Globalizing Taipei: The Political Economy of Spatial Development

Front Cover
Reginald Kwok
Routledge, May 11, 2006 - Architecture - 272 pages

Taipei's quest to become a global city is the key to its urban development. Globalizing Taipei looks at this "Asian Dragon", a major city in the South China Growth Triangle and a centre for transnational production, revealing how the development of this capital has received firm state support but is conditioned by international and domestic politics.

The book is divided into four parts: economic and spatial restructuring, state and society realignment, social differentiation and cultural reorientation. Each analyzes the interaction of international, state and local politics in the shaping of the city's urban environment since World War II.

All contributors to this edited volume are Taiwan scholars presenting critical insiders' views. Based on each author's specialization and research focus, each chapter provides an in-depth consideration of one of Taipei's developmental issues generated by globalization. Collectively they provide broad, insightful and coherent coverage of this crucial time in Taipei's global transmutation.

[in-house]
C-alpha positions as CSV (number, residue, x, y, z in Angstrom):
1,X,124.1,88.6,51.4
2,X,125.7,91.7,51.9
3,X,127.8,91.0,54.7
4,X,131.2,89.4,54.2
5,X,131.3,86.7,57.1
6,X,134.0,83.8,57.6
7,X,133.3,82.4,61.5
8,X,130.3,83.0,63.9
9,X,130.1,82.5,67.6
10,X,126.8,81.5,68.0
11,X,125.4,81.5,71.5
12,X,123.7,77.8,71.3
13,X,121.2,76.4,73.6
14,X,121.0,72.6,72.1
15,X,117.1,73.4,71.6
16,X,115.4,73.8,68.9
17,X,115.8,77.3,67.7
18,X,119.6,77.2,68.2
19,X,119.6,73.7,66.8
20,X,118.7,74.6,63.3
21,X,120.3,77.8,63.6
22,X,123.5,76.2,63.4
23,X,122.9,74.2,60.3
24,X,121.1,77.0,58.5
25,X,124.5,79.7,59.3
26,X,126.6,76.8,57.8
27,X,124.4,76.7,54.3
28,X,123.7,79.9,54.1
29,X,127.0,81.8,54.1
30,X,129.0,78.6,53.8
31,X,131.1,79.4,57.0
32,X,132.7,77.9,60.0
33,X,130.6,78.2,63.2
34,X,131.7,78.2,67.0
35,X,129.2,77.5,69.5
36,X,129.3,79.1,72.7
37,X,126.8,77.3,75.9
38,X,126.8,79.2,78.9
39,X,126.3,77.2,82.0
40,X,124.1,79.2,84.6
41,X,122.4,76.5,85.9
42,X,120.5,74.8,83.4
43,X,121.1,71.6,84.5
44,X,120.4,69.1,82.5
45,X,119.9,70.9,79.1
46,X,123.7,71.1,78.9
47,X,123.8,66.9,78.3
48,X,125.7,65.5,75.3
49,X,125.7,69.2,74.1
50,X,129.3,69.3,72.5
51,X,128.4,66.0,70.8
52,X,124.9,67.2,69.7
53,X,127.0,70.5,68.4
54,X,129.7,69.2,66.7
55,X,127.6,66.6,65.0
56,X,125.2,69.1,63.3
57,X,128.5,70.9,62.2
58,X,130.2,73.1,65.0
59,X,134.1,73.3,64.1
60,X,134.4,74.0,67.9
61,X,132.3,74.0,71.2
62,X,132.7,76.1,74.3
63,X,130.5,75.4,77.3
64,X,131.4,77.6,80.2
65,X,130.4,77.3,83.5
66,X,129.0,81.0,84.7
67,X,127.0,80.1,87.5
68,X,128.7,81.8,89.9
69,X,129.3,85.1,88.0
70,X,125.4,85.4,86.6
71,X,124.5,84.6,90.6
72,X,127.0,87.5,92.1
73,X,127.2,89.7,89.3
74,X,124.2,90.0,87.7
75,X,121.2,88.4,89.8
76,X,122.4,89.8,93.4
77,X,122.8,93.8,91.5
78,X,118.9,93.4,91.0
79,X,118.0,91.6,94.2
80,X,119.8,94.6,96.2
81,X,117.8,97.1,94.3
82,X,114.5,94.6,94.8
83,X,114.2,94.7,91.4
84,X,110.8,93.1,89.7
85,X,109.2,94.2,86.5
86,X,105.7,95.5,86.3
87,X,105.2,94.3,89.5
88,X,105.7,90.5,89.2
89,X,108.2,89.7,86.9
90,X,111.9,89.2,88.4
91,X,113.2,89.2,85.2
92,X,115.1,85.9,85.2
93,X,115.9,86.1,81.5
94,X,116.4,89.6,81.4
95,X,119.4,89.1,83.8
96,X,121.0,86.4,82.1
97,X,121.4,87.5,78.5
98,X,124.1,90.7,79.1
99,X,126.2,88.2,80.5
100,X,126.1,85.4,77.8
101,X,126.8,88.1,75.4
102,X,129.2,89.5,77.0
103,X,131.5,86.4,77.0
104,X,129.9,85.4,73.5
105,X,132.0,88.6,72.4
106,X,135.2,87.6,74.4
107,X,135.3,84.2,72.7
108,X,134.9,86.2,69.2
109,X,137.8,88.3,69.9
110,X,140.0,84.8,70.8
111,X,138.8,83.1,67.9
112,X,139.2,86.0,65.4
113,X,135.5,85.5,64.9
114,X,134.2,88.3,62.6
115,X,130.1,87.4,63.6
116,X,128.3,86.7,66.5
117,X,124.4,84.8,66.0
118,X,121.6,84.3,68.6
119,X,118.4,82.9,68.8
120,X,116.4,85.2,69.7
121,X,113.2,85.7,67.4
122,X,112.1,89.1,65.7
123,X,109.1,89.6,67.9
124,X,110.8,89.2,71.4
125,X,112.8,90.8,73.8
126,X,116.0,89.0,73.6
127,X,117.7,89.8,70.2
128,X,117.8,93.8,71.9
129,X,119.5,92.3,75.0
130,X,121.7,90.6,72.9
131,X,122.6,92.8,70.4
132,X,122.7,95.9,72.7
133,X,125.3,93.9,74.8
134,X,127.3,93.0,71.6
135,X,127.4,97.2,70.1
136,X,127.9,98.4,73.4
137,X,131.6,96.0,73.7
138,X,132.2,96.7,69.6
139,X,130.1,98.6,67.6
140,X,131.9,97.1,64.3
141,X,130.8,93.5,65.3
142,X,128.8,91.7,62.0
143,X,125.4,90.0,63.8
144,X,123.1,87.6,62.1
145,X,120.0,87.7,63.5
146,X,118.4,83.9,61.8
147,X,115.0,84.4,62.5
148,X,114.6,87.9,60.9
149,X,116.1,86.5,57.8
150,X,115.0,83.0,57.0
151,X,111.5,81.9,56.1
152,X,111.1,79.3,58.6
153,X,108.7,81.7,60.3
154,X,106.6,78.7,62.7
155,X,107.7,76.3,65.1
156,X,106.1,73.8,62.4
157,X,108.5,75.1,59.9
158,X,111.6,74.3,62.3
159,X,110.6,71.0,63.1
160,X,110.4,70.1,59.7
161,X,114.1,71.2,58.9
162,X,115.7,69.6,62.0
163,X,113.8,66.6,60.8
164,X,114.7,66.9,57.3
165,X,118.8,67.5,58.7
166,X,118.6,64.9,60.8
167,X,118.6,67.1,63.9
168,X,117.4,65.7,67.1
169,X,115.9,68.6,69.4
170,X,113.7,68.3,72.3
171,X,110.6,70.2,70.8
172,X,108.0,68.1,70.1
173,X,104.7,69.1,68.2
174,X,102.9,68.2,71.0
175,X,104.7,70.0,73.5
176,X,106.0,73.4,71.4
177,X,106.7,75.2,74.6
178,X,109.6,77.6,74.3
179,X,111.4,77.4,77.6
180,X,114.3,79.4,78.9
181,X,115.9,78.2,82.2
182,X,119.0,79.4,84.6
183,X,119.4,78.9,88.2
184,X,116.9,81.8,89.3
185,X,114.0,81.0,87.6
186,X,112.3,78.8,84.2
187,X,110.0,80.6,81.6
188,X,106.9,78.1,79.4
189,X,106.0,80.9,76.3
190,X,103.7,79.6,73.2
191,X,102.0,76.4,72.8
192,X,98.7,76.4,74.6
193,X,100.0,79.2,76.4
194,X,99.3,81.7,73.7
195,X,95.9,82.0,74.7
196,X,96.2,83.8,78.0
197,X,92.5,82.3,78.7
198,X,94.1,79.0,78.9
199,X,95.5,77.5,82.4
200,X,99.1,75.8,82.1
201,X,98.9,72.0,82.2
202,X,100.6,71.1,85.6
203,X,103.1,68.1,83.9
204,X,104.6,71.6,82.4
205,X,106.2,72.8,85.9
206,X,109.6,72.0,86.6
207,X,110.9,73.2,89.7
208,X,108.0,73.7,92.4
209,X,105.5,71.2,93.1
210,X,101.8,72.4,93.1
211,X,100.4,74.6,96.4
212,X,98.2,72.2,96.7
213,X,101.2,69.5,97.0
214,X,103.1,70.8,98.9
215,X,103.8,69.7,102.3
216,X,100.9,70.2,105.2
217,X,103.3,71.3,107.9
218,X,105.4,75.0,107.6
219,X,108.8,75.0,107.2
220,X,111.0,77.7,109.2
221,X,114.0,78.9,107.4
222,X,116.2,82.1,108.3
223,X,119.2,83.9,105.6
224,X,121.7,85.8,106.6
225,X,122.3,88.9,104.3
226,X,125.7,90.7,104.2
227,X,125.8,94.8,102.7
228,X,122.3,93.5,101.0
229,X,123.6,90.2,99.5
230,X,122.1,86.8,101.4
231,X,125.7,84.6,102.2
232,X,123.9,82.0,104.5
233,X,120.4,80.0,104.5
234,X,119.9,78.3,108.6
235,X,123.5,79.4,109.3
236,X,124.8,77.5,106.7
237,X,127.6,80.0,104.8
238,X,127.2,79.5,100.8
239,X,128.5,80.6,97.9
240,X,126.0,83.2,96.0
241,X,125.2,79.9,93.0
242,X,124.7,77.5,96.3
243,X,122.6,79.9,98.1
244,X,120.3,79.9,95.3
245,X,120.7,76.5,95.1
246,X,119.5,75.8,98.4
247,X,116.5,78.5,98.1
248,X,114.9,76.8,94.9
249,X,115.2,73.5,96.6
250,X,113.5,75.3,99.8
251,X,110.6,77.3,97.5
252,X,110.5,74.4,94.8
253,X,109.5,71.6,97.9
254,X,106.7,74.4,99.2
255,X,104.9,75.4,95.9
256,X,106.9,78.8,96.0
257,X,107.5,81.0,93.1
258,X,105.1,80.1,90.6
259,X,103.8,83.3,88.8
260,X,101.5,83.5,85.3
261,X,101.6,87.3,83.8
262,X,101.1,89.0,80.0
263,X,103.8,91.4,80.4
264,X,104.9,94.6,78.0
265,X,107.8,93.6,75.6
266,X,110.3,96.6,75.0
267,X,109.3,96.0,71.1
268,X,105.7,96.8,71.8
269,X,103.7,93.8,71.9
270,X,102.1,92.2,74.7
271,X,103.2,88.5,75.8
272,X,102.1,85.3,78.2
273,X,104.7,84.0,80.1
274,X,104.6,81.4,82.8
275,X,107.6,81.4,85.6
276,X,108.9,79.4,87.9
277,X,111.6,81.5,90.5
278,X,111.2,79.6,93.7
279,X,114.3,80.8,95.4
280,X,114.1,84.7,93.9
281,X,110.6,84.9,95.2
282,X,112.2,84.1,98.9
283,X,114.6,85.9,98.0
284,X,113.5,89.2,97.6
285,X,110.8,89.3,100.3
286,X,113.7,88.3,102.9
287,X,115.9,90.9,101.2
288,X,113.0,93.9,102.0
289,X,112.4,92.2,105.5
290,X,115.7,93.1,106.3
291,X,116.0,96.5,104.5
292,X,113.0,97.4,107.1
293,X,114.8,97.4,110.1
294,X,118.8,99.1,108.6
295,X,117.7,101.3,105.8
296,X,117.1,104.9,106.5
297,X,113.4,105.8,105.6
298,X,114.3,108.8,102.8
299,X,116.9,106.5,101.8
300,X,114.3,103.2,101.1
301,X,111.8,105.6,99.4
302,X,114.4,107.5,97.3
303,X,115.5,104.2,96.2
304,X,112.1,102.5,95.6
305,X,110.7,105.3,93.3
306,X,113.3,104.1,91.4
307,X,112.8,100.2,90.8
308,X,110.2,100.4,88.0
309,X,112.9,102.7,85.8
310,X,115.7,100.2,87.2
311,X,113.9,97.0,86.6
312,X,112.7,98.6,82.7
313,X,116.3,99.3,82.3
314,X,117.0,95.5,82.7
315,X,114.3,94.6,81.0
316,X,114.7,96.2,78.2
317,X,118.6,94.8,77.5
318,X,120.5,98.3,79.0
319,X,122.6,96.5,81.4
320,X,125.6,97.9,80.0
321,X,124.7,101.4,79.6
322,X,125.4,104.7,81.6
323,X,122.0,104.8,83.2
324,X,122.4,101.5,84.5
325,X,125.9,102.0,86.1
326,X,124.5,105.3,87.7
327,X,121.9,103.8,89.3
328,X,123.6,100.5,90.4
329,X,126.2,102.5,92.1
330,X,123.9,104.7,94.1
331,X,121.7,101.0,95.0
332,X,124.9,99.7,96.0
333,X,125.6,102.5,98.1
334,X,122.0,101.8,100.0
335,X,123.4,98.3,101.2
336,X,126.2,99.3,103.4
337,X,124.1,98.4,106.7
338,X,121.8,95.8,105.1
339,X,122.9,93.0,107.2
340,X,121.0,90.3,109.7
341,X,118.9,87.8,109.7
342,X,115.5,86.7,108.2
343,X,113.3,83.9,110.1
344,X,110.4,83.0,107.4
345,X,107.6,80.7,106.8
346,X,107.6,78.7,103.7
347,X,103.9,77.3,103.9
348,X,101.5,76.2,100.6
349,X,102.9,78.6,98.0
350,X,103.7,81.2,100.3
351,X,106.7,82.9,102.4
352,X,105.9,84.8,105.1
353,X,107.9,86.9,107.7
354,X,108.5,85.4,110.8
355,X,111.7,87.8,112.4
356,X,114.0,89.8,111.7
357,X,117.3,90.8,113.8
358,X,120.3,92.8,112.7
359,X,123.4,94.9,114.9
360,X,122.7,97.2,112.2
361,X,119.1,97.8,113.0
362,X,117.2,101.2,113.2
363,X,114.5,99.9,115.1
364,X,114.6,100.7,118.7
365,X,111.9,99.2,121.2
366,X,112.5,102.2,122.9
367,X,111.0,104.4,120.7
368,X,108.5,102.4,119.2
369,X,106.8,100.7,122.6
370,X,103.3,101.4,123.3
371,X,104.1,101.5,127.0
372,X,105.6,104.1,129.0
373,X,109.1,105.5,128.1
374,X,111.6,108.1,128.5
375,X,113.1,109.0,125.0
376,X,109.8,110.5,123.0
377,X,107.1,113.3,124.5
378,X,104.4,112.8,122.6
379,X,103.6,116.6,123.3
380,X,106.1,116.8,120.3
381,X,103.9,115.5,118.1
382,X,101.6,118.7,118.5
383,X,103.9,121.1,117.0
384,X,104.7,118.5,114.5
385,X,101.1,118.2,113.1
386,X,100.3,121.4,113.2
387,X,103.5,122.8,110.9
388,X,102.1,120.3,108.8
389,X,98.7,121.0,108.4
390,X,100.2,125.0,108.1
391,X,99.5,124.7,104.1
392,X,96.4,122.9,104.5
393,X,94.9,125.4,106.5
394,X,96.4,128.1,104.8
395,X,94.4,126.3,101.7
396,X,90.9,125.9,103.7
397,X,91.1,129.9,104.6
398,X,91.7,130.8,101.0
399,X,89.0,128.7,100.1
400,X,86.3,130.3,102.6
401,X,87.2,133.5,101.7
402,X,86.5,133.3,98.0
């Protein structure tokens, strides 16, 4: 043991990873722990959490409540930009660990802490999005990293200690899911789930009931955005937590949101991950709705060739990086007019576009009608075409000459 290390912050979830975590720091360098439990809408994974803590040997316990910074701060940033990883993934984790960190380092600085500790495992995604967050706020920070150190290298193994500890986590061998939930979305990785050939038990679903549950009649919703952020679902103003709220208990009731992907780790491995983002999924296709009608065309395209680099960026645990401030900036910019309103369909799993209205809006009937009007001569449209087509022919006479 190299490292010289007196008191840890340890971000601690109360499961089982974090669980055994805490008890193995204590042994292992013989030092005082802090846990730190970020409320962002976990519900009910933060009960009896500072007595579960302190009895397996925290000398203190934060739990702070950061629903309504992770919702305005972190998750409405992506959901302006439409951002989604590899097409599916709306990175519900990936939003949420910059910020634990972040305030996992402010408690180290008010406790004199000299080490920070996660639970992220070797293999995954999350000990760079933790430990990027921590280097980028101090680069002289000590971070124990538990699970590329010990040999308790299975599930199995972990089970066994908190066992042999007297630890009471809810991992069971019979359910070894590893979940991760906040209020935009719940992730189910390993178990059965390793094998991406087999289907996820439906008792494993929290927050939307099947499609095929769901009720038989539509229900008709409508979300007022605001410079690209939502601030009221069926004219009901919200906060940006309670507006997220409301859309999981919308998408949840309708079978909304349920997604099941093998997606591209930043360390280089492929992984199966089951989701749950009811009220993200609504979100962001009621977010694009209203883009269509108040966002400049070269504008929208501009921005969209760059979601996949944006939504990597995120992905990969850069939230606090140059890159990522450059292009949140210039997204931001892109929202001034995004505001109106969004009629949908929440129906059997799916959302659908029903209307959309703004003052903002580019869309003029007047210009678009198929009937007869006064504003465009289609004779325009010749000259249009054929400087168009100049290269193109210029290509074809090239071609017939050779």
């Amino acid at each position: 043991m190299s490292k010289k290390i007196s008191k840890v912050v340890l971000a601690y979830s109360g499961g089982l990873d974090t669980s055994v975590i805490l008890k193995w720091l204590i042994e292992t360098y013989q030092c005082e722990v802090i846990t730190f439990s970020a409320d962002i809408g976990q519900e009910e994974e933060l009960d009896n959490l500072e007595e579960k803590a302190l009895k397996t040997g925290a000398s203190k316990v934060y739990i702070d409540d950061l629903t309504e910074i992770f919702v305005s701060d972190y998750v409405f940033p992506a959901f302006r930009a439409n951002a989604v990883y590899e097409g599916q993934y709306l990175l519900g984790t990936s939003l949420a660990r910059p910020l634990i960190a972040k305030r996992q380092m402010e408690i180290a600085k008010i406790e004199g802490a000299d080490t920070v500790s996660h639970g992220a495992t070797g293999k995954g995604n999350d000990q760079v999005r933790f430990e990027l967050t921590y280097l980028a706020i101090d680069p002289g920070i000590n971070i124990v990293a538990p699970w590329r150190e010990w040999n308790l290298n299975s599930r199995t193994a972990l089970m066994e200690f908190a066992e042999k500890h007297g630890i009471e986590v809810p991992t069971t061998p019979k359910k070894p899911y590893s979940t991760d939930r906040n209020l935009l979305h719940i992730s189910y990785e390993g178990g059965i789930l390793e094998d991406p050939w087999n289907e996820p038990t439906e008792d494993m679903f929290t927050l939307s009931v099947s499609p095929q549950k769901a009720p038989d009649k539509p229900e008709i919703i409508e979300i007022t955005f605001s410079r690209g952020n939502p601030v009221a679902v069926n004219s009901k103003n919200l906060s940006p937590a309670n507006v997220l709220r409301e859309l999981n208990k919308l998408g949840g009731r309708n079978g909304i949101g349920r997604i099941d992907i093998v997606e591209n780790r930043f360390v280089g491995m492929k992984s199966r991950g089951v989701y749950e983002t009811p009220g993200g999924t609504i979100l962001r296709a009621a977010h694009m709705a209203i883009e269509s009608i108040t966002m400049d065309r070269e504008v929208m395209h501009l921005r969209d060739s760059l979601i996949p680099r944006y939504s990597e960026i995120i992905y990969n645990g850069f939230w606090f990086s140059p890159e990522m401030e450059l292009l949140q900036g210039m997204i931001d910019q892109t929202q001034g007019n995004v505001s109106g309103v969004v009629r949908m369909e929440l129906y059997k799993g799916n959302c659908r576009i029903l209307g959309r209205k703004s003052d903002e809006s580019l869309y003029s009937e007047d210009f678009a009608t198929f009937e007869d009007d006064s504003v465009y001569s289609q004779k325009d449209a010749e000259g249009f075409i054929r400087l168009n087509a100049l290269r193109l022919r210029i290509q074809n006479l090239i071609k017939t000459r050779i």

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Contents

Section 1
Section 2
Section 3
Section 4
Section 5
Section 6
Section 7
Section 8
Section 18
Section 19
Section 20
Section 21
Section 22
Section 23
Section 24
Section 25

Section 9
Section 10
Section 11
Section 12
Section 13
Section 14
Section 15
Section 16
Section 17
Section 26
Section 27
Section 28
Section 29
Section 30
Section 31
Section 32
Section 33
Section 34

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About the author (2006)

Reginald Yin-Wang Kwok is Professor of Asian Studies and Professor of Urban and Regional Planning at the University of Hawaii in Manoa. He is the founding director of the Centre of Urban Planning and Environmental Management at the University of Hong Kong. His research interests cover the political economy of Chinese development and urbanization, globalization in East Asia, urban econmic and spatial development, and cultural impact on urban design.

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